A Canadian Study Gave $7,500 To Homeless People. Here’s How They Spent It

A Canadian Study Gave $7,500 To Homeless People. Here’s How They Spent It

A research study conducted by a Canadian organization has found an effective way to help others, especially those dealing with homelessness: give them cash.

Foundations for Social Change is a charitable organization based in Vancouver BC. Its aim is to create creative solutions to help vulnerable people in Canadian communities. In a groundbreaking project called the New Leaf Project (NLP), homeless participants were given a one-time cash transfer of $7,500. The NLP project joins many other studies being conducted around the world, which are exploring the concept of cash transfers as a way to help others rise above the poverty line. (1)

A Study Designed To Help Others

While the thought of giving a large sum of money to a homeless person may seem absurd to some, the NLP’s goal was to provide scientific research that proved the opposite. Partnering with the University of British Columbia, the study would include a control group to scientifically evaluate the data.

A total of 115 participants were screened for eligibility and selected based on a few determining factors. Those factors include being recently homeless and living in a temporary shelter, with a low risk of mental health challenges or substance abuse. Half of the participants were then given a lump sum of $7,500 by cash transfer and subsequently monitored for 1 year.

Over the course of the 12 months, the study participants had to complete questionnaires and interviews about their experience. They were given no restrictions on how the money was to be used. Additionally, extra support in the form of counseling and workshops for self-development was offered randomly to participants. At the end of the study, data was collected, and scientifically evaluated, to truly understand the impact of the New Leaf Project. (2)

The Results Of The New Leaf Project

Through interviews and questionnaires, Foundations for Change gathered important data throughout the NLP project. At the end of the study, the results spoke for themselves: the cash transfer had a profound and positive impact on participants. The results were measured in housing stability, spending, food security, savings, reliance on social services, and spending on temptation foods.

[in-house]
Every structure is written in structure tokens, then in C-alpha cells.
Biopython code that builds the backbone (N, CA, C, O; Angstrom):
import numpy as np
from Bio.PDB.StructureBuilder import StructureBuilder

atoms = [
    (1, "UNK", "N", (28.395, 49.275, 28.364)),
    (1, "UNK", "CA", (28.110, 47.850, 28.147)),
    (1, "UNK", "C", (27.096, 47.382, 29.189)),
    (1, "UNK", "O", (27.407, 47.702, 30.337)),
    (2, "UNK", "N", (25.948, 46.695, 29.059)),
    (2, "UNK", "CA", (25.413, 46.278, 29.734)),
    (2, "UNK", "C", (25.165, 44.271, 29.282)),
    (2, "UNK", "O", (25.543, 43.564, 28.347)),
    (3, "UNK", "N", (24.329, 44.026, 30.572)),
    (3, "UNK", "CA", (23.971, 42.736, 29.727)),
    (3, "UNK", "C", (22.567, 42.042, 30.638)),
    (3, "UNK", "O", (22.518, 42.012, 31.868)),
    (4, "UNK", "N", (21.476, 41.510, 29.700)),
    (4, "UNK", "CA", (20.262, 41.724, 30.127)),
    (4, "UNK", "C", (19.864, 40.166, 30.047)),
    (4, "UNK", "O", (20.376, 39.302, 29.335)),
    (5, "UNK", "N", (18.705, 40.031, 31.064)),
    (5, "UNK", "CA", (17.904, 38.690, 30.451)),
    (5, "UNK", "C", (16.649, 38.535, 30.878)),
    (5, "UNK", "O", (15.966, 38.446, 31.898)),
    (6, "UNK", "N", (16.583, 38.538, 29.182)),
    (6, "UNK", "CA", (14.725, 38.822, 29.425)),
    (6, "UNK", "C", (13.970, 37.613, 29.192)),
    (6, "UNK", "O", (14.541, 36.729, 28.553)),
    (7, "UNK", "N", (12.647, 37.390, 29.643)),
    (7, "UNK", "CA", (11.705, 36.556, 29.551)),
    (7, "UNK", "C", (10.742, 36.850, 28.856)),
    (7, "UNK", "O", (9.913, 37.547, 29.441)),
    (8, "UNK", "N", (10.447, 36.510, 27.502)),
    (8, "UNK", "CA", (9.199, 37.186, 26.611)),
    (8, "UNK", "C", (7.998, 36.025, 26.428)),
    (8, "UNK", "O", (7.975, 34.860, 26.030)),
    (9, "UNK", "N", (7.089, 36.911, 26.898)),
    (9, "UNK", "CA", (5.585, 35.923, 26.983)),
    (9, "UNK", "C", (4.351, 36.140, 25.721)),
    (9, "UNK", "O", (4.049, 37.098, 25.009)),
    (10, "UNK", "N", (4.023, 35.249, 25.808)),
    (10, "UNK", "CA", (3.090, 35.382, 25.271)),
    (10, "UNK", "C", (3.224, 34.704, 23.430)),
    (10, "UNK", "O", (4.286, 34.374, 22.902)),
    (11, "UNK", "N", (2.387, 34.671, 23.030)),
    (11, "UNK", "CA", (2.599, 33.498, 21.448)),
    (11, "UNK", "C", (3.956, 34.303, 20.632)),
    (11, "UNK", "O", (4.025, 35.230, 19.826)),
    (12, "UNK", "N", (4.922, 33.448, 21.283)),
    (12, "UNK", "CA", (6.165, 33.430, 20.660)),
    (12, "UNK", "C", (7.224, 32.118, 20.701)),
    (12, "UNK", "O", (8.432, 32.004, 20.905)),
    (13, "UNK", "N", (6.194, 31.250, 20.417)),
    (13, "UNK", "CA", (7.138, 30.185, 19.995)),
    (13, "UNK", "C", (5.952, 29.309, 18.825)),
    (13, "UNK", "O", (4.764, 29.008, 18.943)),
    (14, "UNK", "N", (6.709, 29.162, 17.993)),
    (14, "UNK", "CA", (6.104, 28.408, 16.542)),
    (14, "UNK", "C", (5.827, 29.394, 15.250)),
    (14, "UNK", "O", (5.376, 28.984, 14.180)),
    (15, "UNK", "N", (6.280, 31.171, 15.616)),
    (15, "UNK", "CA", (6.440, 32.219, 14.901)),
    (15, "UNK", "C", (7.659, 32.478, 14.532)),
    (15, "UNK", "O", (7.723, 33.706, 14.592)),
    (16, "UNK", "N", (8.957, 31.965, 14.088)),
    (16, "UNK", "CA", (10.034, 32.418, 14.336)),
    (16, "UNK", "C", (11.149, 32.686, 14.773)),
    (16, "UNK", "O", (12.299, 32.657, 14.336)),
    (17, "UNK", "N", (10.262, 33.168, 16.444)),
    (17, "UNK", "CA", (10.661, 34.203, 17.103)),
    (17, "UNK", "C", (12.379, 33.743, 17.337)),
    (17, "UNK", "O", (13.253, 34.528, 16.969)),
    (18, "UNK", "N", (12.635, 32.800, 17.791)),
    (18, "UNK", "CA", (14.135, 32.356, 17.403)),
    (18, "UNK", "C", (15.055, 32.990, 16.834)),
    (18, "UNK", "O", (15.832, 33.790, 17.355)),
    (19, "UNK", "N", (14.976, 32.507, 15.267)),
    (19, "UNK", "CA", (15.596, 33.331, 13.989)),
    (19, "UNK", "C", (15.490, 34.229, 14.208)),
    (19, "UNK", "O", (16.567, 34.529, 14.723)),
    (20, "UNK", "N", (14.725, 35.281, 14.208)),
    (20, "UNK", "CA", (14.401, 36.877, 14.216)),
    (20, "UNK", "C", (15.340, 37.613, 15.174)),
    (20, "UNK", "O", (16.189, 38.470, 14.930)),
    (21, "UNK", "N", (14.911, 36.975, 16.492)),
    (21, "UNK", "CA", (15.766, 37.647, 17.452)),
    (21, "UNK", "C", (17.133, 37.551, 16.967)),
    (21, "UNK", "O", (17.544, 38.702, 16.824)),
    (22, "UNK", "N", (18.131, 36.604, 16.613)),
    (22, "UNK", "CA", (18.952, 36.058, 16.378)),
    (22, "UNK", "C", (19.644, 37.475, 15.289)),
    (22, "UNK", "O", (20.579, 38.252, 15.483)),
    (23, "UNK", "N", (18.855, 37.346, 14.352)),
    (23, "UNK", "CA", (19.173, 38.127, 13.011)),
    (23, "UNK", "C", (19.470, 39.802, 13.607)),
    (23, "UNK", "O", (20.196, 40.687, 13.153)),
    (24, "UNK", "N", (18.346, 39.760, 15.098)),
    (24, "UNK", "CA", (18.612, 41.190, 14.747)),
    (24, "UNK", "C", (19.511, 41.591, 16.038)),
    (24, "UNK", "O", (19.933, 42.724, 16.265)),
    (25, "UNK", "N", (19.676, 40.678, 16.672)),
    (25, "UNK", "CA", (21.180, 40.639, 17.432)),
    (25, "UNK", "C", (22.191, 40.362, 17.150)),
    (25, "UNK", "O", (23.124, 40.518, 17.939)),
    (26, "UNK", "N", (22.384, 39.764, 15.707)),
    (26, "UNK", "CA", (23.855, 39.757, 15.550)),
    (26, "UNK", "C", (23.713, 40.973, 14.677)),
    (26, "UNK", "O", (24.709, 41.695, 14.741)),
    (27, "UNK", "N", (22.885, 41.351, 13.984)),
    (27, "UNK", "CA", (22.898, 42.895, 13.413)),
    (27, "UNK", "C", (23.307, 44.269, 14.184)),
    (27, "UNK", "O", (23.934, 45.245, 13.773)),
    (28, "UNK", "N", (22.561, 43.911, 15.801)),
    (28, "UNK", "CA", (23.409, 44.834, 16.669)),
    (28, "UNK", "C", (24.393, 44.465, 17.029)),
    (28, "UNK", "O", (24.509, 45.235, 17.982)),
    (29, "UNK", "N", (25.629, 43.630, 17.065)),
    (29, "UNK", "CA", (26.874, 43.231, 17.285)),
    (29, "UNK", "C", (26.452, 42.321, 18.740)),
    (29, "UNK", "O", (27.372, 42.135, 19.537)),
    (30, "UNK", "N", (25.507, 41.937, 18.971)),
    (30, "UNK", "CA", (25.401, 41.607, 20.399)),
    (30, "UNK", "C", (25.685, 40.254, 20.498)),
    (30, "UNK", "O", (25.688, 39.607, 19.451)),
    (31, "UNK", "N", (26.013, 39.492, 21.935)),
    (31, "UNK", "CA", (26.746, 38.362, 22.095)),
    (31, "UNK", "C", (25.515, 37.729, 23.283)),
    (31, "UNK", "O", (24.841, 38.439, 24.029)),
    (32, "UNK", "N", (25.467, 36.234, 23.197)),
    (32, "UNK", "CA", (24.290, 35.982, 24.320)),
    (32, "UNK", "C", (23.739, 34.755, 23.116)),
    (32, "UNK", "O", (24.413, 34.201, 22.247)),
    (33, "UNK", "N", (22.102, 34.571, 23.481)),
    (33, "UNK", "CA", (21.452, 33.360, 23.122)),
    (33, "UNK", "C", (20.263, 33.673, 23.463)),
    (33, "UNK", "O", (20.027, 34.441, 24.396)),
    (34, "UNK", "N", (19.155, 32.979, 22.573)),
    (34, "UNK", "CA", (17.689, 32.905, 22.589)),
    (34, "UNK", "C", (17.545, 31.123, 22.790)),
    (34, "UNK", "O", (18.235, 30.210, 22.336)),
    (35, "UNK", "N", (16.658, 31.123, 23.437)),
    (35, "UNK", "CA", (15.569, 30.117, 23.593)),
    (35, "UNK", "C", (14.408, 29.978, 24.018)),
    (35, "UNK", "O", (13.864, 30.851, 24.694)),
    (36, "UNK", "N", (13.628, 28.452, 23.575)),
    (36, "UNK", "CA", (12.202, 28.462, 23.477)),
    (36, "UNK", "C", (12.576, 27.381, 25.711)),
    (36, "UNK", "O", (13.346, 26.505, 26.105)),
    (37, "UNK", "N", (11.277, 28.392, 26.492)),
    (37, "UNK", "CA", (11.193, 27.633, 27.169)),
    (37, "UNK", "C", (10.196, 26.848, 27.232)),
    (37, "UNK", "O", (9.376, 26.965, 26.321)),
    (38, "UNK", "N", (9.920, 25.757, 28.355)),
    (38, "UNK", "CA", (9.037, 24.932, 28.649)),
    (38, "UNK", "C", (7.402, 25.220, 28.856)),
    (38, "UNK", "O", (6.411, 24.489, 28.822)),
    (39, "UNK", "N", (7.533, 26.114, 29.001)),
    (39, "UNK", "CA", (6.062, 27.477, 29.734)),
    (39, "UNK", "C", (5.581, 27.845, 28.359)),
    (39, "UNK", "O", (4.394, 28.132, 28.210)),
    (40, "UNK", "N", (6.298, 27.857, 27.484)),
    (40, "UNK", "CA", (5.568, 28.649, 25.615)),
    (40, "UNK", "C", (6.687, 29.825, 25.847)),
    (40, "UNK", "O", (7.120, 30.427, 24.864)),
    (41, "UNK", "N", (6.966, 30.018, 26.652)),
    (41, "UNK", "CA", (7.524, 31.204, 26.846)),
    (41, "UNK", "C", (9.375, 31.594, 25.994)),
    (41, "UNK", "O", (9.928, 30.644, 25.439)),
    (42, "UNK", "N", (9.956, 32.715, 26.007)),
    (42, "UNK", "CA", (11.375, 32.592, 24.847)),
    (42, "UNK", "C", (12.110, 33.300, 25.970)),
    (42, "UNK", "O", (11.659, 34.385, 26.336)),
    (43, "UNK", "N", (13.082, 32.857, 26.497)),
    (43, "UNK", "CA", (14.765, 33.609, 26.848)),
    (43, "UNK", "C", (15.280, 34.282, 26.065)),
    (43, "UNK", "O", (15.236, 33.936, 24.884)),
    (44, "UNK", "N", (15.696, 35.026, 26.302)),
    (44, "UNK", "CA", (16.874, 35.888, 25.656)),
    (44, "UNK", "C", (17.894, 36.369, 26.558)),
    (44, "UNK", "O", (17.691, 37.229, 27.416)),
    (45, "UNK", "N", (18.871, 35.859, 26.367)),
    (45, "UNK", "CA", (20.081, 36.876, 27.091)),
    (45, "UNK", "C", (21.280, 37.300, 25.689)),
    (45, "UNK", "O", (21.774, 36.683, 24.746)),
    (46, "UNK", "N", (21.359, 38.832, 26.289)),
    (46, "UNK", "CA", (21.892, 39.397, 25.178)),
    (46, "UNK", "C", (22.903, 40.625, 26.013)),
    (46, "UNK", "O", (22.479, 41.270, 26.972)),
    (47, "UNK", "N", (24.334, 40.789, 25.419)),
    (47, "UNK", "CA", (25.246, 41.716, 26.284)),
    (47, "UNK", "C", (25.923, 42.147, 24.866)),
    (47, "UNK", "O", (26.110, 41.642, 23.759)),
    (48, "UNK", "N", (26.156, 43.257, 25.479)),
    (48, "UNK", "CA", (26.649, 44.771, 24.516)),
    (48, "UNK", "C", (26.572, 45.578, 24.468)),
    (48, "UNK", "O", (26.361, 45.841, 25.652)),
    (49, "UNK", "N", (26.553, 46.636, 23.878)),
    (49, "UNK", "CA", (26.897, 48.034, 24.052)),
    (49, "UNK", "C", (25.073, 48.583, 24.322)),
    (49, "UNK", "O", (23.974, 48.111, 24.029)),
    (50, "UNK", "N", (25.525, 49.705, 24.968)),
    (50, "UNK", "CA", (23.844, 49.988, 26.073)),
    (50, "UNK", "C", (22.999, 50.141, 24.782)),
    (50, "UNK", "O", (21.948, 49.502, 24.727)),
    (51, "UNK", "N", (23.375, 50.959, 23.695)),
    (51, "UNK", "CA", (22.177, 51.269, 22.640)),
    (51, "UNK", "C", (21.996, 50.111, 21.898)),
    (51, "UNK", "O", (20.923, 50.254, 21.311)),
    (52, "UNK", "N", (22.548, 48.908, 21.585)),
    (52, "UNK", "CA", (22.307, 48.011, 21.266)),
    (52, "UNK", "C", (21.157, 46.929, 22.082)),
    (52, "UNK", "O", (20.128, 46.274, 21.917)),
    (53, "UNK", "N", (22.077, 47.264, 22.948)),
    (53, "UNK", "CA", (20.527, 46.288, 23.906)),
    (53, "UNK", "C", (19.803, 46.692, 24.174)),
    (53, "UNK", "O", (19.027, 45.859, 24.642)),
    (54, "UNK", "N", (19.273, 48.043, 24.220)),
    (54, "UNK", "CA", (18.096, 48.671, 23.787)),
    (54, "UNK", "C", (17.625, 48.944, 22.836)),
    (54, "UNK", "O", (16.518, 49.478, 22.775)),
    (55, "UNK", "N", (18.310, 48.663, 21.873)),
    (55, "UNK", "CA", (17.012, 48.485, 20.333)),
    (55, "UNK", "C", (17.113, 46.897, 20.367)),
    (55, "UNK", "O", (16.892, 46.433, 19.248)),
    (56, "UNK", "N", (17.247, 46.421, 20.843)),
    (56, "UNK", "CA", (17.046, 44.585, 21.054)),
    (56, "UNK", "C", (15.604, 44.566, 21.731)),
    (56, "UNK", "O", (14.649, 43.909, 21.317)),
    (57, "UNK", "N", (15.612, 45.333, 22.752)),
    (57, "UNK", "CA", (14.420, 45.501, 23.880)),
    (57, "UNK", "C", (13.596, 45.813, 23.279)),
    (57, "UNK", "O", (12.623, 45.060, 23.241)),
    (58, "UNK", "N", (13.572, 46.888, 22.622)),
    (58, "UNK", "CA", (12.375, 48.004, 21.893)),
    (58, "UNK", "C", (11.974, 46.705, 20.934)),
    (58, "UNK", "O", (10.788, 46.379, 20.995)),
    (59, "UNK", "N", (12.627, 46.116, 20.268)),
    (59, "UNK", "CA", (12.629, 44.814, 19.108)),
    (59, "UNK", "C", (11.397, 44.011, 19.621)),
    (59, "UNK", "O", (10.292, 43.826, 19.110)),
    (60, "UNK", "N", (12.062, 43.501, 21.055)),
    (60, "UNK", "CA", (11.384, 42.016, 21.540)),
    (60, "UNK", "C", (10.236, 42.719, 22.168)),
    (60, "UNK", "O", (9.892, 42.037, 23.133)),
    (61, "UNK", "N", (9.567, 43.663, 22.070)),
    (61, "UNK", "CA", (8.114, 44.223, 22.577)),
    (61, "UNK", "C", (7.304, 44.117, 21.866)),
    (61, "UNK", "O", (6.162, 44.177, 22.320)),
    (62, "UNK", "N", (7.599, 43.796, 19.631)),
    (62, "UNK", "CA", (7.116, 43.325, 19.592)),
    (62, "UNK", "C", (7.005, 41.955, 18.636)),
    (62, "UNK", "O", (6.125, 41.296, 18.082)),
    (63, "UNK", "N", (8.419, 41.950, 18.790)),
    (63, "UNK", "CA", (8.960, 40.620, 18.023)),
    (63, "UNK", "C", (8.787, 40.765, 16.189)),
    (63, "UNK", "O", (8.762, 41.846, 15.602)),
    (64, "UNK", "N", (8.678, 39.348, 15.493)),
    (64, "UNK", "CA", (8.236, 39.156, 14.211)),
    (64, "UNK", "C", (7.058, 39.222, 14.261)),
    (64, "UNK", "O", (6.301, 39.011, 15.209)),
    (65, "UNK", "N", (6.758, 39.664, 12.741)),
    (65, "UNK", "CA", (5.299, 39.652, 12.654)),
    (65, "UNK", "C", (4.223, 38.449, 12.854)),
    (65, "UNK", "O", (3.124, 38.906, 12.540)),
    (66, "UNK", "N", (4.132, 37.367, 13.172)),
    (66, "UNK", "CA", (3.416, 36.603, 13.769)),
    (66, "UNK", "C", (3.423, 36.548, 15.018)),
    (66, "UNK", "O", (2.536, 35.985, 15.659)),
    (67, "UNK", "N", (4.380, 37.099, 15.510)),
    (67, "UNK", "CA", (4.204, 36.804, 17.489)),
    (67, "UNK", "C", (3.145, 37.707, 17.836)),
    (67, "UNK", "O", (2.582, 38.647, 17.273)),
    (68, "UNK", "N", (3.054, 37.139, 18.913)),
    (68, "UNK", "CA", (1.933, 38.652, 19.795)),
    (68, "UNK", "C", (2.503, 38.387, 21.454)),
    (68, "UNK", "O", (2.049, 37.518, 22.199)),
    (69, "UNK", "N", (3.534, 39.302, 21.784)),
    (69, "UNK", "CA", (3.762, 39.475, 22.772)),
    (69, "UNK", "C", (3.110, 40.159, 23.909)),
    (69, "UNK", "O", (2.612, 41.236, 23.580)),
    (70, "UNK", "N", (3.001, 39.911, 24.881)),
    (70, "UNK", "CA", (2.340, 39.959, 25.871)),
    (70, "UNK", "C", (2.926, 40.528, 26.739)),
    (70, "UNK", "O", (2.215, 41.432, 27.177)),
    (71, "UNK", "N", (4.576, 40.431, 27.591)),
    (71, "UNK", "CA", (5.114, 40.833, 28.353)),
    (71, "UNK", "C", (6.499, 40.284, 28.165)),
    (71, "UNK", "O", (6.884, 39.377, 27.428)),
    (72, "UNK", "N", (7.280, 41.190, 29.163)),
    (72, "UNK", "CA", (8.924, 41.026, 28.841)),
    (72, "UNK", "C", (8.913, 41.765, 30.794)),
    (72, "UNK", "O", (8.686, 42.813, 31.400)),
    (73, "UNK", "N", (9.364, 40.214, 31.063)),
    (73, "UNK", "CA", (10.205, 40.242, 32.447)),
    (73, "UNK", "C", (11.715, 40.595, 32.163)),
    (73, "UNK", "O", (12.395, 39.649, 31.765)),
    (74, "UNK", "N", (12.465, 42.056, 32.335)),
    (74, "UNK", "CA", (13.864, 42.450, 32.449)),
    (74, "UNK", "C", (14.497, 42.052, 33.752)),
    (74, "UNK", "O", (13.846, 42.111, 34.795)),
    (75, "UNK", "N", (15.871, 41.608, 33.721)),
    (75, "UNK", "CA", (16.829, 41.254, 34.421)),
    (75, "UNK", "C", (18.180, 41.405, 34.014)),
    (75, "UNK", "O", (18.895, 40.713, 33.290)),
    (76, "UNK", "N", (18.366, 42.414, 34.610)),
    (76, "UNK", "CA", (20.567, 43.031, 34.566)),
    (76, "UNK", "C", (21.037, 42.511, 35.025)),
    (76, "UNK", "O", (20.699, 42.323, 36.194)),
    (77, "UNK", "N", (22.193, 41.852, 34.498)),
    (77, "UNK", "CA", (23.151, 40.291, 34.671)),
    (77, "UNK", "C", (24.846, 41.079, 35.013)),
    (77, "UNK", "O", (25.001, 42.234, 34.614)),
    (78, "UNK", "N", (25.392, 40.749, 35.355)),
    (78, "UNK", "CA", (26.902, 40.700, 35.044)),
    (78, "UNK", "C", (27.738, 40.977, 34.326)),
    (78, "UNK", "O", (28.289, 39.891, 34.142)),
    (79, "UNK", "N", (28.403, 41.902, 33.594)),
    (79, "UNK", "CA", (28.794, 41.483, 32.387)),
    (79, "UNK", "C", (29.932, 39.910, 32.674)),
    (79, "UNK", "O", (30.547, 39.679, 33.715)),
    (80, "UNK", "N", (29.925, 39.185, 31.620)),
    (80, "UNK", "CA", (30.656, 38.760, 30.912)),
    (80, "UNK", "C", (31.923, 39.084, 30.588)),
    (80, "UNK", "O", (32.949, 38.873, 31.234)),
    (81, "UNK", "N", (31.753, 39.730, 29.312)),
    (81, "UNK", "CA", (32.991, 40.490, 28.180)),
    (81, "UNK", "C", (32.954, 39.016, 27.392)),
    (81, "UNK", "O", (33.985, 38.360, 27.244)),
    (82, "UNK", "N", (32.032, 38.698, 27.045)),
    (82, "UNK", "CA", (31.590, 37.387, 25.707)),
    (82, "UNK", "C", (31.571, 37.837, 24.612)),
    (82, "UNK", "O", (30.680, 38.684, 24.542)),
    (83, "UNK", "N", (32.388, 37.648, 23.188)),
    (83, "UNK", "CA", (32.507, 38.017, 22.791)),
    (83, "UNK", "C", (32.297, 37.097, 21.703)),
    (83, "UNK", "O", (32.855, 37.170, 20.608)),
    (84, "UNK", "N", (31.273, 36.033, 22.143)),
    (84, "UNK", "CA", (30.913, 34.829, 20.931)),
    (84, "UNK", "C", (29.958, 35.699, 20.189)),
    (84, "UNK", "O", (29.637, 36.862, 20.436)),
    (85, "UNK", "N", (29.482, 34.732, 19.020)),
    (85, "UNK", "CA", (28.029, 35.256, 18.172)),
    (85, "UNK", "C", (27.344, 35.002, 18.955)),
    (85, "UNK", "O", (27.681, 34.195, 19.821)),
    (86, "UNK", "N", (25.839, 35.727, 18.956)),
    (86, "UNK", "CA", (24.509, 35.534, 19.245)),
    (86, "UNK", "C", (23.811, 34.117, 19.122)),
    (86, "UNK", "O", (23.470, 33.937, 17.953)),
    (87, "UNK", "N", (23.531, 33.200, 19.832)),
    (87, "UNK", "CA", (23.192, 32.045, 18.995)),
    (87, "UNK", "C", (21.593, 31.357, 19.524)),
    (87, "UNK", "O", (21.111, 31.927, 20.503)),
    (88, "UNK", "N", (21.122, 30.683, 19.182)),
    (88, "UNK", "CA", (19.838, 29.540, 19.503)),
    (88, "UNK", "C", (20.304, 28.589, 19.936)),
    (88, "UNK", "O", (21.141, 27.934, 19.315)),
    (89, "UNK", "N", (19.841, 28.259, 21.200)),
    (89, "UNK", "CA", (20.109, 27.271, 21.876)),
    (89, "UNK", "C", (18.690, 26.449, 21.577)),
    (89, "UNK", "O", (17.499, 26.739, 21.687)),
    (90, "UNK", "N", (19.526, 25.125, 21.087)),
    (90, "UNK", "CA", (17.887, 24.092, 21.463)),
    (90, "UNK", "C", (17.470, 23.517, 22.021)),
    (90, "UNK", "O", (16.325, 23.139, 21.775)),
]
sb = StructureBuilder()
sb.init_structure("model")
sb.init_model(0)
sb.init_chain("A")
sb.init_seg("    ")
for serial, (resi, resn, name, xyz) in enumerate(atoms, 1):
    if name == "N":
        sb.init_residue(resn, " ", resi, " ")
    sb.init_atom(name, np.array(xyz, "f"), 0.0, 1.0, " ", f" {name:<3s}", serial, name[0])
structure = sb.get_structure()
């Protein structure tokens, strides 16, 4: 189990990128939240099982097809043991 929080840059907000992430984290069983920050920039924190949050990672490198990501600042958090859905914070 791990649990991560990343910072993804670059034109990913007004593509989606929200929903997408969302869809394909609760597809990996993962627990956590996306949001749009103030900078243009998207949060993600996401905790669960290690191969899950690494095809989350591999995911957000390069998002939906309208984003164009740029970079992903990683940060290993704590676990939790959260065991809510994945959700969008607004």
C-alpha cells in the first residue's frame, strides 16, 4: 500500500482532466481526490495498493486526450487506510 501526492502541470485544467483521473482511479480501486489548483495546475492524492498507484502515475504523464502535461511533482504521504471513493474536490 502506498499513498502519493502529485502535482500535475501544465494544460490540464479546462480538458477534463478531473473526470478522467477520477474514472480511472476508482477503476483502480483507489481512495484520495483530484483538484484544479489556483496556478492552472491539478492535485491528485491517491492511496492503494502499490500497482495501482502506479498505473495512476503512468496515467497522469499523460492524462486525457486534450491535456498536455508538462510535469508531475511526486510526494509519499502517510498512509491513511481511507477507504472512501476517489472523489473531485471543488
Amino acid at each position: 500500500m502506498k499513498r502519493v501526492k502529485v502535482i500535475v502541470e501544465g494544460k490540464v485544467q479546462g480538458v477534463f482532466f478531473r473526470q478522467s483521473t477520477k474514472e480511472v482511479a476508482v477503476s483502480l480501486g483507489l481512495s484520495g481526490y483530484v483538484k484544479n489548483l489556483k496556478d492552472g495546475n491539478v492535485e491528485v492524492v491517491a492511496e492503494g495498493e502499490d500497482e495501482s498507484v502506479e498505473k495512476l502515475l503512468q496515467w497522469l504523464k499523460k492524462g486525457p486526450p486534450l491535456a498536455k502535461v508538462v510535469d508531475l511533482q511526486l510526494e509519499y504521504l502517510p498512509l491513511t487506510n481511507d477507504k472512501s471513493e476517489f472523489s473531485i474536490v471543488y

Days Spent Homeless

Over the course of 12 months, the cash group in total spent 4,396 fewer nights homeless than their counterparts. The first month of their cash infusion, in fact, saw a drop in days homeless from 77% to 49%. Alternatively, those without the cash increased their days spent homeless from 64% to 78%. The data shows that a lack of cash may indeed be what keeps people from moving into stable housing.

Managing Money

A common concern with the idea of cash transfers is that recipients will spend the money frivolously or impulsively. This was simply not the case in the NLP study. After the first month of the study, the cash group still had an average of $4,000. Throughout the 12 months, they retained about $1,000. This shows that those who receive a cash transfer will not spend it all at once.

Food Security & Financial Choices

After one month in the program, the cash group achieved 67% food security–a 37% increase from the baseline month before the program began. Their counter group only achieved a 2% increase in food security during the same period. Over the course of the year, the cash group had great food security overall than the control group.